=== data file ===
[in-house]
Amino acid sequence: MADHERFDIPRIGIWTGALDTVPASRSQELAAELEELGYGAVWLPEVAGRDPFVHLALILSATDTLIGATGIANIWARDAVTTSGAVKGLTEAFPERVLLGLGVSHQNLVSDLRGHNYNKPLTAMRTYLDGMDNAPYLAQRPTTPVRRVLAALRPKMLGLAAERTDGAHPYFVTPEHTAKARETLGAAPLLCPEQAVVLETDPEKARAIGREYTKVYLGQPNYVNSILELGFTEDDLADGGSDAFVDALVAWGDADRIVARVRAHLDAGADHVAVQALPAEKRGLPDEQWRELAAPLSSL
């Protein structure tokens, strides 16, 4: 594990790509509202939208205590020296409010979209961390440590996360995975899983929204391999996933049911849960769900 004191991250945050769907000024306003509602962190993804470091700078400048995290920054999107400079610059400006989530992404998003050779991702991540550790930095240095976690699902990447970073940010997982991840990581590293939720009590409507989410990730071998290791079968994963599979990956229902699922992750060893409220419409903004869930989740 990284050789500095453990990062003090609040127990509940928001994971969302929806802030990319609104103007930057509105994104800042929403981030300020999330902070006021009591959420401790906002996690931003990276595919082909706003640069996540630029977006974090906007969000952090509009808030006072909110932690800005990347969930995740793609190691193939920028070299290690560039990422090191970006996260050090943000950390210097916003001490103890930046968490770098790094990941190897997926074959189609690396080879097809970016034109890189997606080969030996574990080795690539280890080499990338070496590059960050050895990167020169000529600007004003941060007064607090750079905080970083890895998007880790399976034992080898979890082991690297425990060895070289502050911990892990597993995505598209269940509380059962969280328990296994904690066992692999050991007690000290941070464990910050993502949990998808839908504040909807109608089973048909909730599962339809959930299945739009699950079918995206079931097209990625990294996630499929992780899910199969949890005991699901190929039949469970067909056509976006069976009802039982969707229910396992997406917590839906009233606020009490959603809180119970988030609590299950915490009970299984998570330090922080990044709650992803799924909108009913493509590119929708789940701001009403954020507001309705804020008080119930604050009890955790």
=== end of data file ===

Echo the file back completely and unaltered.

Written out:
[in-house]
Amino acid sequence: MADHERFDIPRIGIWTGALDTVPASRSQELAAELEELGYGAVWLPEVAGRDPFVHLALILSATDTLIGATGIANIWARDAVTTSGAVKGLTEAFPERVLLGLGVSHQNLVSDLRGHNYNKPLTAMRTYLDGMDNAPYLAQRPTTPVRRVLAALRPKMLGLAAERTDGAHPYFVTPEHTAKARETLGAAPLLCPEQAVVLETDPEKARAIGREYTKVYLGQPNYVNSILELGFTEDDLADGGSDAFVDALVAWGDADRIVARVRAHLDAGADHVAVQALPAEKRGLPDEQWRELAAPLSSL
């Protein structure tokens, strides 16, 4: 594990790509509202939208205590020296409010979209961390440590996360995975899983929204391999996933049911849960769900 004191991250945050769907000024306003509602962190993804470091700078400048995290920054999107400079610059400006989530992404998003050779991702991540550790930095240095976690699902990447970073940010997982991840990581590293939720009590409507989410990730071998290791079968994963599979990956229902699922992750060893409220419409903004869930989740 990284050789500095453990990062003090609040127990509940928001994971969302929806802030990319609104103007930057509105994104800042929403981030300020999330902070006021009591959420401790906002996690931003990276595919082909706003640069996540630029977006974090906007969000952090509009808030006072909110932690800005990347969930995740793609190691193939920028070299290690560039990422090191970006996260050090943000950390210097916003001490103890930046968490770098790094990941190897997926074959189609690396080879097809970016034109890189997606080969030996574990080795690539280890080499990338070496590059960050050895990167020169000529600007004003941060007064607090750079905080970083890895998007880790399976034992080898979890082991690297425990060895070289502050911990892990597993995505598209269940509380059962969280328990296994904690066992692999050991007690000290941070464990910050993502949990998808839908504040909807109608089973048909909730599962339809959930299945739009699950079918995206079931097209990625990294996630499929992780899910199969949890005991699901190929039949469970067909056509976006069976009802039982969707229910396992997406917590839906009233606020009490959603809180119970988030609590299950915490009970299984998570330090922080990044709650992803799924909108009913493509590119929708789940701001009403954020507001309705804020008080119930604050009890955790």